- HOW TO INTEGRATE RRI IN SECONDARY EDUCATION
- HOW TO INCORPORATE RRI IN HIGHER EDUCATION INSTITUTIONS
- HOW TO INCORPORATE RRI IN SCIENCE ENGAGEMENT ORGANISATIONS
- HOW TO INTRODUCE RRI AT SCHOOL THROUGH PROJECT- AND INQUIRY-BASED LEARNING IN STEM
- HOW TO CO-CREATE COMMUNITY-BASED PARTICIPATORY RESEARCH
- HOW TO EMBED RRI IN CITIZEN SCIENCE
How to incorporate RRI in science engagement organisations
“The journey of a thousand miles begins with one step”
It is not a secret that the concept of Responsible Research and Innovation (RRI) might be new to science engagement organisations. However, many elements of RRI come quite naturally for these institutions; for example, collaboration with many different stakeholders. Science engagement organisations, as non-formal and informal education institutions, provide citizens with the necessary knowledge and skills to participate in research and innovation dialogue; they spark interest in science and technology, and promote science careers, critical thinking, creativity, science literacy and responsible citizenship. It is important to remember, however, that the line between science education and public engagement is quite blurry due to the mutual learning processes that take place during public engagement activities. This section provides a snapshot of the resources available in the RRI Toolkit that science engagement organisations can use to become more RRI-friendly. It is structured to fit the various activities and roles within organisations.
As a first step on the RRI journey, it would be useful to become familiar with the definition of RRI. Introductory videos are available on the Science Education and Public Engagement landing web pages.
The second step involves implementing RRI. Science engagement organisations can incorporate the RRI approach in their everyday activities, be it developing an exhibition, organising public science events, communicating about research or working with teachers and other community members. For educators (heads of learning/education departments), the DESIRE Toolkit can be very useful for planning and implementing dissemination activities within their projects. Outreach experts (communication departments) might want to check out the open access Journal of Science Communication to keep up on the latest trends in the field. For organisations engaged in citizen science, the project Citizens Create Knowledge (GEWISS) can provide a lot of inspiration for developing citizen science, while the User’s Guide for Evaluating Learning Outcomes from Citizen Science provides a tool to measure the impact of such activities. More resources specific to citizen science can be found here. For those involved in exhibition development, the PULSE research-based and action-oriented project serves as a good example of how to apply an innovative user-driven approach to creating an exhibition and accompanying activities. Finally, the TWIST Guidelines, targeting mostly science centres and museums, help users reflect on how to incorporate gender perspectives in exhibitions and activities.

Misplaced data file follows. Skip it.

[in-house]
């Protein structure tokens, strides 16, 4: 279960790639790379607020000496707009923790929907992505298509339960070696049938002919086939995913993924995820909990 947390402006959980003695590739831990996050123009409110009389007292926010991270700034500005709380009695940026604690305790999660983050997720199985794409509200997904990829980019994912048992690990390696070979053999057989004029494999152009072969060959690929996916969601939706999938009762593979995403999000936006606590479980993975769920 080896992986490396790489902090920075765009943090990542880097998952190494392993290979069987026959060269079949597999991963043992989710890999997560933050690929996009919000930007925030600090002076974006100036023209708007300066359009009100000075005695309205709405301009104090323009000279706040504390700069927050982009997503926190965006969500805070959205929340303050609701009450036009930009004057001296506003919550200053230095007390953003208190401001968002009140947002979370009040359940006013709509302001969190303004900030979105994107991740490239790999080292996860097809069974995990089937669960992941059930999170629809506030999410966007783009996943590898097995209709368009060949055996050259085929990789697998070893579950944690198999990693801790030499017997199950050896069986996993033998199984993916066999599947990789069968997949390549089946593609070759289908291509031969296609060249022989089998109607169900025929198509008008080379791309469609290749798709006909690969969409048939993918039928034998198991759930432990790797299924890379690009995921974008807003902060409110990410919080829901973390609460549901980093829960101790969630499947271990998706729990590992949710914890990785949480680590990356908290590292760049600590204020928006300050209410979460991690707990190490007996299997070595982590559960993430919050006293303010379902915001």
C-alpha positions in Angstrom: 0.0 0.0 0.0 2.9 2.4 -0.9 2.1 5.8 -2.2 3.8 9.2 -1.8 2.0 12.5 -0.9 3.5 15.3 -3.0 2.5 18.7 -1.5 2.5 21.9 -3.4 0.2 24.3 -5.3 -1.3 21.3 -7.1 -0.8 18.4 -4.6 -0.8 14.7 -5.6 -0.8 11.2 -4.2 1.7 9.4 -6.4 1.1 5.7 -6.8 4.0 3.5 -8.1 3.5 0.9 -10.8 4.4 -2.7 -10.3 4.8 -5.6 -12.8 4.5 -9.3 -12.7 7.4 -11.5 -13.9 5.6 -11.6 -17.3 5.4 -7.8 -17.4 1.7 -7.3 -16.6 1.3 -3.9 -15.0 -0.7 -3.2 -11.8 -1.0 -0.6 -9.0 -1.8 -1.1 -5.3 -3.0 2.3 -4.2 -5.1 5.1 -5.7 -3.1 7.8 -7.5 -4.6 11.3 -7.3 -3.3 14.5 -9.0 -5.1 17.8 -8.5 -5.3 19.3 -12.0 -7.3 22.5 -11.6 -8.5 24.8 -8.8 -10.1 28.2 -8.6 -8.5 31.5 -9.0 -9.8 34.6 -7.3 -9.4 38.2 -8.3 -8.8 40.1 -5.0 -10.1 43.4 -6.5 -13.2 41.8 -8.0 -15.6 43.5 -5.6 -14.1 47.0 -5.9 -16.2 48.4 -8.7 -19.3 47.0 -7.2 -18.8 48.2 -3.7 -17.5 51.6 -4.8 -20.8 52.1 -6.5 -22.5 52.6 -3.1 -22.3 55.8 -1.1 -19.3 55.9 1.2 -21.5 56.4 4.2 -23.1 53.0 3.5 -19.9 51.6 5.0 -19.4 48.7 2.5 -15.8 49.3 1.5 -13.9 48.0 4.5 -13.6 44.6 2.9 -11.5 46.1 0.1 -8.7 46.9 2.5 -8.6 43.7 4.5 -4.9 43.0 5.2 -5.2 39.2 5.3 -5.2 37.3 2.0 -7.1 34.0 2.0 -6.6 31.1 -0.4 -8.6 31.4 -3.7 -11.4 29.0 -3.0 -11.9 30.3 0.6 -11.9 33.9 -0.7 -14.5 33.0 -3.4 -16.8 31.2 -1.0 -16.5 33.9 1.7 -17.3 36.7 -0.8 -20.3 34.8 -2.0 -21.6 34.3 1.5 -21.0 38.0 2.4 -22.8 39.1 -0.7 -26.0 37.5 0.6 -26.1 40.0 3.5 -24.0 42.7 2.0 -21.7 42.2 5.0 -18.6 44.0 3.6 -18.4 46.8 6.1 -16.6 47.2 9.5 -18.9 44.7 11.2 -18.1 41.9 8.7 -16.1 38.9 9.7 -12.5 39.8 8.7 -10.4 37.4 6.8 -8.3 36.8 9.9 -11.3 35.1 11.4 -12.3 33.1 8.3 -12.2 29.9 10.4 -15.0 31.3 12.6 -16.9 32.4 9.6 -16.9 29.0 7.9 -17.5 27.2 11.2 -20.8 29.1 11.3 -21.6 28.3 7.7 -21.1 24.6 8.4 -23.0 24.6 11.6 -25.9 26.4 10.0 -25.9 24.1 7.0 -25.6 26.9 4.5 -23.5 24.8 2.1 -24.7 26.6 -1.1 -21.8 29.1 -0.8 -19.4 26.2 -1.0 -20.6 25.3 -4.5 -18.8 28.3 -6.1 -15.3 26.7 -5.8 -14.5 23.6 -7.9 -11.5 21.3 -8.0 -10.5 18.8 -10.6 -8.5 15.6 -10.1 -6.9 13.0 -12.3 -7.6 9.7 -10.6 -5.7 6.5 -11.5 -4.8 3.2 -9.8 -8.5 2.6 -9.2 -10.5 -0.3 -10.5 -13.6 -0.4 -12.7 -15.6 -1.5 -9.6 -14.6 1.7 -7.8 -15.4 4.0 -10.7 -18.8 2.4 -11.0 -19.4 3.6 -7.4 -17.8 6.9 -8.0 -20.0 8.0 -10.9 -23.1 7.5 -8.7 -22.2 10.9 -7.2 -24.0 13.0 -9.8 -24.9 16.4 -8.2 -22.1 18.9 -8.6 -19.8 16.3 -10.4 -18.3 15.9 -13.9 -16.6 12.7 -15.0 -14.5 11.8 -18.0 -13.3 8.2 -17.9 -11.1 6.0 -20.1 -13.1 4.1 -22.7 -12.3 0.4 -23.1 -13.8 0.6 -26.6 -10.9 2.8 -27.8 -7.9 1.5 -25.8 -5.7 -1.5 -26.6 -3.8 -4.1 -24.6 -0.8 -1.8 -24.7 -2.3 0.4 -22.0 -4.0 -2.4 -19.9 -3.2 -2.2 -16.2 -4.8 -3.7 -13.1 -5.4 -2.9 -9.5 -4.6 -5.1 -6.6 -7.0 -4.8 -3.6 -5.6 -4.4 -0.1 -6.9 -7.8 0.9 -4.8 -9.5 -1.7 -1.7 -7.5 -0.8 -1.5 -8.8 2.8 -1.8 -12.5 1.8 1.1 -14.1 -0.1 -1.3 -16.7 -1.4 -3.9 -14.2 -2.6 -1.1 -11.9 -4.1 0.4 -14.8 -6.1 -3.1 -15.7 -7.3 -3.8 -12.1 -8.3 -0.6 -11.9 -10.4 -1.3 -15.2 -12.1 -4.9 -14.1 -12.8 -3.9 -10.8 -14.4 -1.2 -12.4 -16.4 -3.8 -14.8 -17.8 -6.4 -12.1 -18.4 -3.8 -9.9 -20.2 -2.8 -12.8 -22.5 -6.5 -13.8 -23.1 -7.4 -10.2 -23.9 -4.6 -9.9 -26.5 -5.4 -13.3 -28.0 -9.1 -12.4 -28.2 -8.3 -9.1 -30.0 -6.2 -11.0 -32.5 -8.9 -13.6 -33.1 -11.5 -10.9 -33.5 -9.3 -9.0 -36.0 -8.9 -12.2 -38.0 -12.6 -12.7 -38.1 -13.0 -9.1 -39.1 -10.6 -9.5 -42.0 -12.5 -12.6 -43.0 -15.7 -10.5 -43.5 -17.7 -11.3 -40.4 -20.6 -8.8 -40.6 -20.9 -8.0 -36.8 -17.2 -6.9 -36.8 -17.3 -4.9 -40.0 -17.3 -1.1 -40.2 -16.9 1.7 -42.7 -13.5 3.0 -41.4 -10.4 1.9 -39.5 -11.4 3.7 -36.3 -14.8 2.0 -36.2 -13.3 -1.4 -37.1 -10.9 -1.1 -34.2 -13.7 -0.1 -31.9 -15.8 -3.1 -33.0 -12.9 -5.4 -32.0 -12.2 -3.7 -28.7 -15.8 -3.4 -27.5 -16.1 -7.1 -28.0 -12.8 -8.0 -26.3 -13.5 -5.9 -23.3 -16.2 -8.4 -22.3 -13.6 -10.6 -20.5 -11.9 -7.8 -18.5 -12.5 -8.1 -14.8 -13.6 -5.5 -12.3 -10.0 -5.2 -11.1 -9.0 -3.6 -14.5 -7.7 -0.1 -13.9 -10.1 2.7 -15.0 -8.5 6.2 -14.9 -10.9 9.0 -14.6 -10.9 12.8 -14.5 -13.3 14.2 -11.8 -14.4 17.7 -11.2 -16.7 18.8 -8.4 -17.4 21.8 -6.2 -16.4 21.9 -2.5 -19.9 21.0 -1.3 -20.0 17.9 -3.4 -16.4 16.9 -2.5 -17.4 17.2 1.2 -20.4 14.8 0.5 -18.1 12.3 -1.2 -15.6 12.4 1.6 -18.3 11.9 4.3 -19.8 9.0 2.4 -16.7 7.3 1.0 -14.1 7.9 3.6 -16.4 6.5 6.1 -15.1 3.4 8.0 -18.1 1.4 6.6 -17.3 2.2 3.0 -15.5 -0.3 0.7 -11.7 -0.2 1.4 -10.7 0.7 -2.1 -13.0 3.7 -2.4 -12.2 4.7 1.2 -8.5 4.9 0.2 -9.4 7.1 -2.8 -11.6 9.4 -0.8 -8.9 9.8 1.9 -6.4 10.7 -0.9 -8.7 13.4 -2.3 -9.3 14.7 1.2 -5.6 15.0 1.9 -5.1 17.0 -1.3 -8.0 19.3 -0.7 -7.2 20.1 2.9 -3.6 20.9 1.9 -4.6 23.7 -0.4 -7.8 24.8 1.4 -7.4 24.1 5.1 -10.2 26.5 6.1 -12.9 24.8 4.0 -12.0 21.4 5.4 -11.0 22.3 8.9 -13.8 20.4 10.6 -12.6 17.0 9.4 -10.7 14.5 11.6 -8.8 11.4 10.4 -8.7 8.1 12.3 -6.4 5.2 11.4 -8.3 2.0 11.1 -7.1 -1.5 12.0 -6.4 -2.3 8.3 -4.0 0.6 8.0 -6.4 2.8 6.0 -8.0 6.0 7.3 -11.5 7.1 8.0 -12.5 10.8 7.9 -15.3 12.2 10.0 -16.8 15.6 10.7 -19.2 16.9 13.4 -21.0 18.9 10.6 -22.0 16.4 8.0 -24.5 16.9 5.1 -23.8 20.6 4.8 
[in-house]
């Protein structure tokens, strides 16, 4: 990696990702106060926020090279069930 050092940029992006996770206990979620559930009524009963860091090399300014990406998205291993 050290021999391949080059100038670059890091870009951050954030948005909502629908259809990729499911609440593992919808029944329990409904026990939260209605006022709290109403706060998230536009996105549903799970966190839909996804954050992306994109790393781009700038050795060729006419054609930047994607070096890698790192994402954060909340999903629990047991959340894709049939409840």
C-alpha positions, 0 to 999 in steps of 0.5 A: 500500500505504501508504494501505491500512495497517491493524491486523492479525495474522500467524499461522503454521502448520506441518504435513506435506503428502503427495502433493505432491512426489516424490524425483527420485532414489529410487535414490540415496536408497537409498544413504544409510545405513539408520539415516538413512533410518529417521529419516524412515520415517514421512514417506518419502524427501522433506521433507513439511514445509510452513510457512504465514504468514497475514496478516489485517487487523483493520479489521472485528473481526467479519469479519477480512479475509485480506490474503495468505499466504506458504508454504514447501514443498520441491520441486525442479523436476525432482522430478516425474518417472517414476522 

The third step addresses evaluation frameworks for RRI activities. Evaluation of RRI activities at science engagement organisations remains one of the challenges for this novel approach. The RRI Self-reflection Tool might be a good way to introduce such evaluation –it is designed to help users reflect on how RRI-oriented their practice is. Evaluation: Practical Guidelines will also help users develop an evaluation framework for public engagement activities.
Because of their role as “intermediate agents” who promote dialogue between different stakeholders, science engagement organisations can position themselves as active shapers of RRI and can become local RRI hubs in their communities. In fact, science centres and museums already have economic effects in their communities, as was shown in a study on the economic impact of science centres on their local communities. In addition, directors of science engagement organisations can play a crucial role in building collaborations with other stakeholders. Individuals and organisations can search the RRI Community of Practice to discover potential cooperation partners or to connect with experts in specific fields. And the RRI Tools Hubs can provide helpful advice. Among the hubs of this network, there are seven science centres have been acting as RRI reference points in their countries since 2014.
This section is just an overview of the many resources available in the RRI Toolkit. You can learn more from 9 developers showcased in our “Quick-start guide in RRI for Science Engagement Organisations”: a practical guide compiled by Ecsite, available here as well.